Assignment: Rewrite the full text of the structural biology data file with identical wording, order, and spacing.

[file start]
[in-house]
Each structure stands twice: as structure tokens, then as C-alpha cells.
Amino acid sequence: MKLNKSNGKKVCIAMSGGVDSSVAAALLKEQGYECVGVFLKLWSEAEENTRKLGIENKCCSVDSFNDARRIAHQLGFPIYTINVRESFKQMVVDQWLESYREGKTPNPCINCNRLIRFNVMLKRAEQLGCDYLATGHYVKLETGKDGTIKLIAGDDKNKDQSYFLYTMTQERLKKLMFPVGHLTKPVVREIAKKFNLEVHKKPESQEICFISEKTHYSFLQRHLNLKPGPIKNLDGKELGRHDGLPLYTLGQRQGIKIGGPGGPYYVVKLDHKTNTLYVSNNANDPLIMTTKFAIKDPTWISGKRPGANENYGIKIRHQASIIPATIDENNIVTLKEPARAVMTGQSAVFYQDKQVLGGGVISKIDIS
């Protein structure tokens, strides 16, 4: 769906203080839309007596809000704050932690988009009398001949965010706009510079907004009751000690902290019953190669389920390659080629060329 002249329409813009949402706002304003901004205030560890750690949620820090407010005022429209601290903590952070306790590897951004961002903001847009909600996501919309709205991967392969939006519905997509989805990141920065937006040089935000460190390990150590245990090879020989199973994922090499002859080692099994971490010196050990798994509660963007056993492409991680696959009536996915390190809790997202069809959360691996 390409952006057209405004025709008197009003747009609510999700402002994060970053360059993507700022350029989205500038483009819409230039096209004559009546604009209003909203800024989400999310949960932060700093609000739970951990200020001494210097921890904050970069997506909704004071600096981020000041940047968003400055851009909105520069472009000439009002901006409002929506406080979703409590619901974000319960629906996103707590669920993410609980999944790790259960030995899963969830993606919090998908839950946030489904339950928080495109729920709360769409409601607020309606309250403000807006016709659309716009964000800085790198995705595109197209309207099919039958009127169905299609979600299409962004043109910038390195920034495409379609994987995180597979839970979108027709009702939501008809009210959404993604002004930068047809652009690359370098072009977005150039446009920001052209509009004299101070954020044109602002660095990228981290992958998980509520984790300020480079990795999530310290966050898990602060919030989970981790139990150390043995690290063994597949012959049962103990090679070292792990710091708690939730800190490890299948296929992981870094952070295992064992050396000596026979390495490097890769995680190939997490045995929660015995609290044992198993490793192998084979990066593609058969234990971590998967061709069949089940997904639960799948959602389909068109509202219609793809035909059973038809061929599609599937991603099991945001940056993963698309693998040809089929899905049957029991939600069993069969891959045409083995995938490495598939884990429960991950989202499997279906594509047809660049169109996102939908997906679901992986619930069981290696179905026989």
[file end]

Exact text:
[in-house]
Each structure stands twice: as structure tokens, then as C-alpha cells.
Amino acid sequence: MKLNKSNGKKVCIAMSGGVDSSVAAALLKEQGYECVGVFLKLWSEAEENTRKLGIENKCCSVDSFNDARRIAHQLGFPIYTINVRESFKQMVVDQWLESYREGKTPNPCINCNRLIRFNVMLKRAEQLGCDYLATGHYVKLETGKDGTIKLIAGDDKNKDQSYFLYTMTQERLKKLMFPVGHLTKPVVREIAKKFNLEVHKKPESQEICFISEKTHYSFLQRHLNLKPGPIKNLDGKELGRHDGLPLYTLGQRQGIKIGGPGGPYYVVKLDHKTNTLYVSNNANDPLIMTTKFAIKDPTWISGKRPGANENYGIKIRHQASIIPATIDENNIVTLKEPARAVMTGQSAVFYQDKQVLGGGVISKIDIS
């Protein structure tokens, strides 16, 4: 769906203080839309007596809000704050932690988009009398001949965010706009510079907004009751000690902290019953190669389920390659080629060329 002249329409813009949402706002304003901004205030560890750690949620820090407010005022429209601290903590952070306790590897951004961002903001847009909600996501919309709205991967392969939006519905997509989805990141920065937006040089935000460190390990150590245990090879020989199973994922090499002859080692099994971490010196050990798994509660963007056993492409991680696959009536996915390190809790997202069809959360691996 390409952006057209405004025709008197009003747009609510999700402002994060970053360059993507700022350029989205500038483009819409230039096209004559009546604009209003909203800024989400999310949960932060700093609000739970951990200020001494210097921890904050970069997506909704004071600096981020000041940047968003400055851009909105520069472009000439009002901006409002929506406080979703409590619901974000319960629906996103707590669920993410609980999944790790259960030995899963969830993606919090998908839950946030489904339950928080495109729920709360769409409601607020309606309250403000807006016709659309716009964000800085790198995705595109197209309207099919039958009127169905299609979600299409962004043109910038390195920034495409379609994987995180597979839970979108027709009702939501008809009210959404993604002004930068047809652009690359370098072009977005150039446009920001052209509009004299101070954020044109602002660095990228981290992958998980509520984790300020480079990795999530310290966050898990602060919030989970981790139990150390043995690290063994597949012959049962103990090679070292792990710091708690939730800190490890299948296929992981870094952070295992064992050396000596026979390495490097890769995680190939997490045995929660015995609290044992198993490793192998084979990066593609058969234990971590998967061709069949089940997904639960799948959602389909068109509202219609793809035909059973038809061929599609599937991603099991945001940056993963698309693998040809089929899905049957029991939600069993069969891959045409083995995938490495598939884990429960991950989202499997279906594509047809660049169109996102939908997906679901992986619930069981290696179905026989």